Traveling the world is great. You can see exotic places, make fantastic memories, tell incredible stories, eat new food, learn new things and meet wonderful people. Traveling is one of the most amazing things one can do with ones life. Nobody has ever said they regretting traveling. Not only this, but it also help you understand how this crazy world around us works and operates.
But traveling solo is one of the worst things you can ever do.
I suppose there are worse things you can do, like commit murder, but when it comes to seeing the world, doing it solo is lonely, awkward and dangerous.
Take for example, my time in London. I had forgotten to restock my money belt before my adventures around the city and I foolishly "donated" £40 to "the children" of a gypsy woman in exchange for a little purple flower. Had I been with somebody during that time, the lady might not have stopped me and I may have actually been able to visit the Tower of London. Or at least somebody would have explained to me that I was making a terrible mistake.
Another reason why traveling solo is terrible is the eating experience. I've been to a plethora of restaurants around the world, from food trucks to fish-ball kiosks to themed restaurants to cockroach infested temples. The food has gone from everywhere from incredible to absolutely horrid, but with nobody with me to experience the food and culture with me, I may have well been eating cereal in my apartment. The stories are great, but how can you explain a Frankenstein themed restaurant full of monsters, zombies, skeletons and a crazed doctor as a host to somebody who has never experienced it? Not to mention it is sometimes incredibly awkward to be a minority skin colour in a restaurant!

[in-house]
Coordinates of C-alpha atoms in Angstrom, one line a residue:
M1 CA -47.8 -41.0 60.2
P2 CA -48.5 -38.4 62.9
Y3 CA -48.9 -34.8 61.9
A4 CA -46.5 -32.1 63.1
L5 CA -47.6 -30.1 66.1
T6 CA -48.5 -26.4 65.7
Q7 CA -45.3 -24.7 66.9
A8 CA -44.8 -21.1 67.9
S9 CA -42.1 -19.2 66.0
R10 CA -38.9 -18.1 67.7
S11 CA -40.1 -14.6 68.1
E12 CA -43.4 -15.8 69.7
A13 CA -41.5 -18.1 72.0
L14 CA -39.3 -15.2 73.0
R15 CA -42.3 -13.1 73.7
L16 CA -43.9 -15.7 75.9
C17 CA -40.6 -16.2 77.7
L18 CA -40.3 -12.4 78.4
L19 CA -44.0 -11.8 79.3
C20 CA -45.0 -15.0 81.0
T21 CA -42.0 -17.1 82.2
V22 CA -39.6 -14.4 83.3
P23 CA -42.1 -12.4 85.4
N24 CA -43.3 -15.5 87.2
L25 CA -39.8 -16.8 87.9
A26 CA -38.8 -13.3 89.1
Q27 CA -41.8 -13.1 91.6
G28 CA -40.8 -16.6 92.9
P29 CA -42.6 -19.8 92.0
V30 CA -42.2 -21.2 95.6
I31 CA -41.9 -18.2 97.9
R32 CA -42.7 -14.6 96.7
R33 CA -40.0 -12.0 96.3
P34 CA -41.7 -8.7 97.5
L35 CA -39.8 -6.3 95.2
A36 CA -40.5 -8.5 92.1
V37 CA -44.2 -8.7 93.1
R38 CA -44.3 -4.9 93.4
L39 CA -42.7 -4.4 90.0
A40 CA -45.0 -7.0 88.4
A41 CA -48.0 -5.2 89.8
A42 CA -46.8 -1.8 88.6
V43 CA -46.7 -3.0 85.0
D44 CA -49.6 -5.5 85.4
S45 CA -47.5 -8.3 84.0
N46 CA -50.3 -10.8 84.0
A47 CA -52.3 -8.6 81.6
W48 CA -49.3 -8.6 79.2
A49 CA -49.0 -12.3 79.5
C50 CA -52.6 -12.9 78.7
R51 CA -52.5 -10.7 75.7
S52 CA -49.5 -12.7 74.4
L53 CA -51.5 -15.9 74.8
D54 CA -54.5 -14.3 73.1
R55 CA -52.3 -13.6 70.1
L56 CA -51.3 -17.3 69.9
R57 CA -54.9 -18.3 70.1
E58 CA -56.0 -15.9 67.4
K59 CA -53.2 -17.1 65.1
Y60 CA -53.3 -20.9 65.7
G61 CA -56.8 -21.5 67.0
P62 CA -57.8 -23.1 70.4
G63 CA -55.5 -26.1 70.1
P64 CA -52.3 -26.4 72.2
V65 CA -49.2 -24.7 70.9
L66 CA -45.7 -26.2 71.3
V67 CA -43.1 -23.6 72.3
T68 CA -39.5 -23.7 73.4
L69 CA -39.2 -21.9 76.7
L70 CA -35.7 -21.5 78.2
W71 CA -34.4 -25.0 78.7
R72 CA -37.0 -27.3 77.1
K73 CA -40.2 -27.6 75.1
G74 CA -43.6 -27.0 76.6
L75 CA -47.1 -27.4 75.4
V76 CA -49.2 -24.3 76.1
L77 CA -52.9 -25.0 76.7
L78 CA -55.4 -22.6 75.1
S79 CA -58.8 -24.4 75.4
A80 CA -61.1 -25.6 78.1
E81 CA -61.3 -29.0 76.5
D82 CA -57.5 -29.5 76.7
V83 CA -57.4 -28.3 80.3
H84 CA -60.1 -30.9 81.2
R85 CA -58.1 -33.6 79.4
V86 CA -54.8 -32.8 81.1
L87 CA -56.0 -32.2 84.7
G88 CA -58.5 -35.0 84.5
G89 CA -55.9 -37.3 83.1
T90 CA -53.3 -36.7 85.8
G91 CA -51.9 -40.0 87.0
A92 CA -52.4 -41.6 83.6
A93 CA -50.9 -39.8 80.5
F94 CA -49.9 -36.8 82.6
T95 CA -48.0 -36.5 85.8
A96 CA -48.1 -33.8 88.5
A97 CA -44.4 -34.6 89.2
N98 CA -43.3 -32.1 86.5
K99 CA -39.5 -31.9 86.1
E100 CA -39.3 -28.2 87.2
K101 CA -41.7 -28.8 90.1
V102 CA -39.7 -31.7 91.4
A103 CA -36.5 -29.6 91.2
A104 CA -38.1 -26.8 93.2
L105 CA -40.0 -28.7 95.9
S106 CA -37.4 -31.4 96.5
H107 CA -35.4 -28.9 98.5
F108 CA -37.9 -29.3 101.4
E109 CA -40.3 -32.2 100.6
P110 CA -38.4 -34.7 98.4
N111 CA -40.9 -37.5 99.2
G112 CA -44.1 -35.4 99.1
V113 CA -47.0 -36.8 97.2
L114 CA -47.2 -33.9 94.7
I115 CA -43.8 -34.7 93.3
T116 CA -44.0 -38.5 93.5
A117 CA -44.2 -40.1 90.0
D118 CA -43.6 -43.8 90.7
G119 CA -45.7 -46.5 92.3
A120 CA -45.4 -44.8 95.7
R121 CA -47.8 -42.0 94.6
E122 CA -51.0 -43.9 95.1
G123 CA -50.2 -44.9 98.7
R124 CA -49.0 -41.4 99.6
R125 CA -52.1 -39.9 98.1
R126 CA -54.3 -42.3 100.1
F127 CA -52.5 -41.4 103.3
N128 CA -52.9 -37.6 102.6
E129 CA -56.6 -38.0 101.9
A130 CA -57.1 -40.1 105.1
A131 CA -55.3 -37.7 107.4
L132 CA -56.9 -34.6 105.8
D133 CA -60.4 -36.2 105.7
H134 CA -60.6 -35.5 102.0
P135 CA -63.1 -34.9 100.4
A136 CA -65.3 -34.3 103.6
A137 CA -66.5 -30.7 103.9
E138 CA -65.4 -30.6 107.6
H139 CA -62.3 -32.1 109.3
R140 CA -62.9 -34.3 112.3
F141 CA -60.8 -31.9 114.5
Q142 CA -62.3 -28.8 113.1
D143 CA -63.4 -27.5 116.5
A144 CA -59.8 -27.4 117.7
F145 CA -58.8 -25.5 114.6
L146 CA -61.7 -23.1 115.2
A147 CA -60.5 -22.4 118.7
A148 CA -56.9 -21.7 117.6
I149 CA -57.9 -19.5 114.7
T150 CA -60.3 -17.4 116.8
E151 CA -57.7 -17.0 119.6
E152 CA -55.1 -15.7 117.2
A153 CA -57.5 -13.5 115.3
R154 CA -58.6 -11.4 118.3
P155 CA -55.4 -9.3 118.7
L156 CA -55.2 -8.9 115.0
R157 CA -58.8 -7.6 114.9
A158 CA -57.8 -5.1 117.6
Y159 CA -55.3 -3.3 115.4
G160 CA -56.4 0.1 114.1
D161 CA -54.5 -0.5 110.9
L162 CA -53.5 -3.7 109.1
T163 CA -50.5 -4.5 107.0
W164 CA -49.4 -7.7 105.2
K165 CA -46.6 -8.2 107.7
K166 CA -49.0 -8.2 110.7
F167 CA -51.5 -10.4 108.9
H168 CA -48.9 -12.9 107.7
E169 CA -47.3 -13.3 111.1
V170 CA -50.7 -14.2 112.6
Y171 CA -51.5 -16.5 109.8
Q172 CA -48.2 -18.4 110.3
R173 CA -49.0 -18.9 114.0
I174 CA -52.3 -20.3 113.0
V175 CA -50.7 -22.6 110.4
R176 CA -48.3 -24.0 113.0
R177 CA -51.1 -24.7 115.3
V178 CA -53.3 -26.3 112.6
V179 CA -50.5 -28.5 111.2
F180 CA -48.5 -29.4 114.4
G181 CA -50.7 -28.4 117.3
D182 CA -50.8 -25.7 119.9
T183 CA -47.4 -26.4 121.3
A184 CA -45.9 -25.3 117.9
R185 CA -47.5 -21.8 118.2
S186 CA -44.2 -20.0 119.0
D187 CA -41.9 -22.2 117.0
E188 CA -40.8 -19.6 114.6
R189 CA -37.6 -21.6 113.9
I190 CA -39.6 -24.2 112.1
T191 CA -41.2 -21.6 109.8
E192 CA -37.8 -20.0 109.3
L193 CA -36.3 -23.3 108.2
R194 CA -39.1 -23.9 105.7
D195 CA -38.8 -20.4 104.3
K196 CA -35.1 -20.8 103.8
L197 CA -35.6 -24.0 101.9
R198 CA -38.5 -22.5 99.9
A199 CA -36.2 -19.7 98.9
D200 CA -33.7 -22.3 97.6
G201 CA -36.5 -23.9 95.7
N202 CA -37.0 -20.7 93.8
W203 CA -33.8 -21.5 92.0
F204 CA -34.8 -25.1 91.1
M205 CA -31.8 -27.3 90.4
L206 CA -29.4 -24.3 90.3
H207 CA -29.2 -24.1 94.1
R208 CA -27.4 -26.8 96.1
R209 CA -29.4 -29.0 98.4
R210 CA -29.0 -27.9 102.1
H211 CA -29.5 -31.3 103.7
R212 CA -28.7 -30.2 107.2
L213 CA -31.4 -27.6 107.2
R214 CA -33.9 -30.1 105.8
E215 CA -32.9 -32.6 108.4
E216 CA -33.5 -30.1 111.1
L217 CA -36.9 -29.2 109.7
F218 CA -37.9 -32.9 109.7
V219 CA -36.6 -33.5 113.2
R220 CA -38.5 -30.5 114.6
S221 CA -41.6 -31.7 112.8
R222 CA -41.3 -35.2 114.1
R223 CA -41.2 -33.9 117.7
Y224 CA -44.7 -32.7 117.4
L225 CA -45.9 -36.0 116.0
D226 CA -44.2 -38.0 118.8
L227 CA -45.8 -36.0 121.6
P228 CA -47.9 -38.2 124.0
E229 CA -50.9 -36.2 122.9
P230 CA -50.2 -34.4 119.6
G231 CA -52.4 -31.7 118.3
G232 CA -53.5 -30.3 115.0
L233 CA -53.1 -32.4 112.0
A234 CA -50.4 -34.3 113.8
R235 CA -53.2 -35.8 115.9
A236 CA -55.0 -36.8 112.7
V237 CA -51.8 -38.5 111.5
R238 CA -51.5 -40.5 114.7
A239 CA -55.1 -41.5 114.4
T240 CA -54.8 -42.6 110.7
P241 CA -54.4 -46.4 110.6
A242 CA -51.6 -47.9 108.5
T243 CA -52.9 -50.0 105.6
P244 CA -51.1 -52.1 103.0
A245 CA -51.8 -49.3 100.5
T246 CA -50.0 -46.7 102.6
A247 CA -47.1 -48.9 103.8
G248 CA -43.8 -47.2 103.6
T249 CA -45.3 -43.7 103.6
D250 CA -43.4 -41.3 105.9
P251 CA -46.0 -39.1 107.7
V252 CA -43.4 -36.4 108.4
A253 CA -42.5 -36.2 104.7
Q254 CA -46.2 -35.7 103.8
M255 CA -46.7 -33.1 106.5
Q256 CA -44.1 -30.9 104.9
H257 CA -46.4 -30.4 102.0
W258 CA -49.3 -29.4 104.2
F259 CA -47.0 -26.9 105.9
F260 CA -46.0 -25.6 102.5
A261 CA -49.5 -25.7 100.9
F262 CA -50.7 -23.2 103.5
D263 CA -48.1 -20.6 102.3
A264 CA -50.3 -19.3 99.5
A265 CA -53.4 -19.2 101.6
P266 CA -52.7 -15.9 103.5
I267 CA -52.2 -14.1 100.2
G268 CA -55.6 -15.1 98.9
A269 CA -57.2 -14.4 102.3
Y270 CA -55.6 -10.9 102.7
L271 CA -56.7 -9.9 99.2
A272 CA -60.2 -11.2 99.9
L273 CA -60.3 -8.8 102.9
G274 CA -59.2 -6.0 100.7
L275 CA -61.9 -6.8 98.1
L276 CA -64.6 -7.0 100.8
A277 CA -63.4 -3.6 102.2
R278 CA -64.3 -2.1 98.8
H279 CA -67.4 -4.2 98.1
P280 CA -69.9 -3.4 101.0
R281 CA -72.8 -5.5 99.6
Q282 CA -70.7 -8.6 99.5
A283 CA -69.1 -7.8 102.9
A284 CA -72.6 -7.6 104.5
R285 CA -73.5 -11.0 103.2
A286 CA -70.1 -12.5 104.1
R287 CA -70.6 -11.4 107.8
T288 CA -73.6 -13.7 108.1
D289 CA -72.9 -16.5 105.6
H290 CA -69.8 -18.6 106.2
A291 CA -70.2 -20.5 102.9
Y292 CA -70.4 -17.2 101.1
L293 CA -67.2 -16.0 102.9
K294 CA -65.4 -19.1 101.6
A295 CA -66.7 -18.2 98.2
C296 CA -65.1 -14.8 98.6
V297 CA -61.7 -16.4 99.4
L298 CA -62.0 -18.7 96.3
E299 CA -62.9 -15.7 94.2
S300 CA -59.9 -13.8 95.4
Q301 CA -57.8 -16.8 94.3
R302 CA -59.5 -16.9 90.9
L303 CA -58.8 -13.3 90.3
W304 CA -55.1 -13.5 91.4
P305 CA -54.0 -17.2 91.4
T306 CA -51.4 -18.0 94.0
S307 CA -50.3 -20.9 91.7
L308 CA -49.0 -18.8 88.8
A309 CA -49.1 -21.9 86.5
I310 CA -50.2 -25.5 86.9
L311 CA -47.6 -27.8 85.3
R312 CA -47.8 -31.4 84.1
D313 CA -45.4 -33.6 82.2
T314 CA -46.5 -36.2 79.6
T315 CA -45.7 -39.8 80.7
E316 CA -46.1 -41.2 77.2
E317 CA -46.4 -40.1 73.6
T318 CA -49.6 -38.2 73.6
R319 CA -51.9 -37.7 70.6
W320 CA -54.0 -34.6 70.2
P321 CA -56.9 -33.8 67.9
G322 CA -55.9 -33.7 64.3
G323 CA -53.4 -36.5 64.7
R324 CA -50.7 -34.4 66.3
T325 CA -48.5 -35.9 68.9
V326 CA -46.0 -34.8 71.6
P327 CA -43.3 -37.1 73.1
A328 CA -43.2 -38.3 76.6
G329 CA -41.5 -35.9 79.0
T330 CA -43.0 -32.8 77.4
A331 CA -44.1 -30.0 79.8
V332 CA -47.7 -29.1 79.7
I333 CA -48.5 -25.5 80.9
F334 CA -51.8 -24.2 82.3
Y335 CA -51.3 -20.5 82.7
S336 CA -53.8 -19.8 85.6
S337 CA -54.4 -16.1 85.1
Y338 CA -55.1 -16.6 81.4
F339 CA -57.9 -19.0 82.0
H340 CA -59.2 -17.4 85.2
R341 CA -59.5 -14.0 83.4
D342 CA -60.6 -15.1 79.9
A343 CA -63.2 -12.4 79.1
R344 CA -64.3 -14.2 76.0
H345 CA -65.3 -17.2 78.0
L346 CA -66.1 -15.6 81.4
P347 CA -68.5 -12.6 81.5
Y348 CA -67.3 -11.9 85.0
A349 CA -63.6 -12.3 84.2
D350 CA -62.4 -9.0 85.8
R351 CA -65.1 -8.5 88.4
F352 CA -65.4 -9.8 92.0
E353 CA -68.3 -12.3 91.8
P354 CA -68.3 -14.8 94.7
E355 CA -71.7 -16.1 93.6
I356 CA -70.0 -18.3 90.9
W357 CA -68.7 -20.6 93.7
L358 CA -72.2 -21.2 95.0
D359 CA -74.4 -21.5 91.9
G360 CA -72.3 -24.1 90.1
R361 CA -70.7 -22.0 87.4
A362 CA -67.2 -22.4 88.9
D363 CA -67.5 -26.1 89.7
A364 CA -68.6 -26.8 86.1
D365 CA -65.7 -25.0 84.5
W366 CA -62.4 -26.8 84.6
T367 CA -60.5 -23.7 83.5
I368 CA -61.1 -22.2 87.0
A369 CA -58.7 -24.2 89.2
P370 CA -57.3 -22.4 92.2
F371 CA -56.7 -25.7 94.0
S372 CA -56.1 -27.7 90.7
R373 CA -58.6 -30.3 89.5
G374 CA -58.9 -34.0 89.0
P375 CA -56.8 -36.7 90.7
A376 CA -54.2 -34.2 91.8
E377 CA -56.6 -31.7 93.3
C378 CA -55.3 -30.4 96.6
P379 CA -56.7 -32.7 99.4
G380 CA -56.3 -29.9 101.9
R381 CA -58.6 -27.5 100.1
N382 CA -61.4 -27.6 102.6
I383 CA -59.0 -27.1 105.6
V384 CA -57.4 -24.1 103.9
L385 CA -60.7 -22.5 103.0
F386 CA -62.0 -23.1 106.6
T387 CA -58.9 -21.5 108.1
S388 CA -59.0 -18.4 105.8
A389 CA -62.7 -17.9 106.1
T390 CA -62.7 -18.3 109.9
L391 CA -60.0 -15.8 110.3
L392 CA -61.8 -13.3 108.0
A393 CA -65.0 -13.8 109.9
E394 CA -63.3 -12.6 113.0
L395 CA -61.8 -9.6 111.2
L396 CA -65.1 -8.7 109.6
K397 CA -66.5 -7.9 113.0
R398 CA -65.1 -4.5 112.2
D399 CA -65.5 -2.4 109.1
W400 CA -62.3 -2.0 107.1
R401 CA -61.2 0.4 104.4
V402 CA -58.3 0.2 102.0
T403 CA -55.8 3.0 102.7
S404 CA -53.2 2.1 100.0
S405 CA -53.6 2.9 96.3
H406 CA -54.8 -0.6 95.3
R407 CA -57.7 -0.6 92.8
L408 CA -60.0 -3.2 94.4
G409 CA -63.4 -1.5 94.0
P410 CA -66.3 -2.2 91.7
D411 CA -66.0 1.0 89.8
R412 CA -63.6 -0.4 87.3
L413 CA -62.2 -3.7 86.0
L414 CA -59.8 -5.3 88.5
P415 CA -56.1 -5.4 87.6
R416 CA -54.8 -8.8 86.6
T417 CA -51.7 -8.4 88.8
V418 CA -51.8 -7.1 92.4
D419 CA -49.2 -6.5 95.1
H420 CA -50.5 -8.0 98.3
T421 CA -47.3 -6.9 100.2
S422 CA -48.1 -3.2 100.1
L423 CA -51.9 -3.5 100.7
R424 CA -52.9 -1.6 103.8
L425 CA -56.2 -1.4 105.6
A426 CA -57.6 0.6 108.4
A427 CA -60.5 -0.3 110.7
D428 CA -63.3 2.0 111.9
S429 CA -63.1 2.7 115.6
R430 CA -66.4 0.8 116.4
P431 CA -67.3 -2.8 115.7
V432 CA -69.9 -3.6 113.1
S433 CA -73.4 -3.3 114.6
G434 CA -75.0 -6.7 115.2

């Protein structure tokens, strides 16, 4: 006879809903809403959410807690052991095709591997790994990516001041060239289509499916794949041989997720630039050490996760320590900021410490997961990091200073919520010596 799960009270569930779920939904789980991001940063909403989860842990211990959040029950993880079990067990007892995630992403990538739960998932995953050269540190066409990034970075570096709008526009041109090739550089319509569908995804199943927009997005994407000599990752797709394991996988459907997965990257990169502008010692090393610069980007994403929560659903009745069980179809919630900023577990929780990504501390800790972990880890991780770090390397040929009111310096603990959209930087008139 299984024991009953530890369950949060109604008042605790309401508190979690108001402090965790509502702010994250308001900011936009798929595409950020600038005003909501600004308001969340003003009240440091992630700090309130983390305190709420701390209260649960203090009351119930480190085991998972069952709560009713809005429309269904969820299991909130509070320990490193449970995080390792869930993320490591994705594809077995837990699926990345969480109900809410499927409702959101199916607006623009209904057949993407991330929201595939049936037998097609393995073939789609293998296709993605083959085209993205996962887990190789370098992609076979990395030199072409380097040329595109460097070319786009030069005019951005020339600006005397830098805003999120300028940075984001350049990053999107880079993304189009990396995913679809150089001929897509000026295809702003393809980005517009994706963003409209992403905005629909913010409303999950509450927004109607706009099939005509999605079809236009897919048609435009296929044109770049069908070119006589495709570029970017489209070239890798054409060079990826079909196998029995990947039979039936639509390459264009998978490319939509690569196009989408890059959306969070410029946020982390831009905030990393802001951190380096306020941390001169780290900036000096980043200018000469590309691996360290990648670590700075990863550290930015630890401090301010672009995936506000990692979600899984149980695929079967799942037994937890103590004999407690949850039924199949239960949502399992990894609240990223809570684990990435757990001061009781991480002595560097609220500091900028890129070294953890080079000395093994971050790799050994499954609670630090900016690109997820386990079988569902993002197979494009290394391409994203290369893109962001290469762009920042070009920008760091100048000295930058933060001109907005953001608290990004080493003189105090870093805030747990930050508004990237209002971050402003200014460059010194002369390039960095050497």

Getting lost in foreign cities is another of the greatest things about traveling because you can discover quirky, off the grid things other people don't often see, like the Aventine Keyhole in Rome or the sewer surfers in Munich. But after taking the wrong train in Paris and winding up 45 minutes outside of the city, or having to follow a bus around Rome for several hours because you don't remember where your hotel is, or you end up in the wrong hotel all together, or you wind up at the Hudson River instead of the East River in Manhattan, or being stuck outside during a typhoon, or for some reason having an bio-hazard truck full of several armed soldiers stop feet from you... you really wish you had somebody there with you.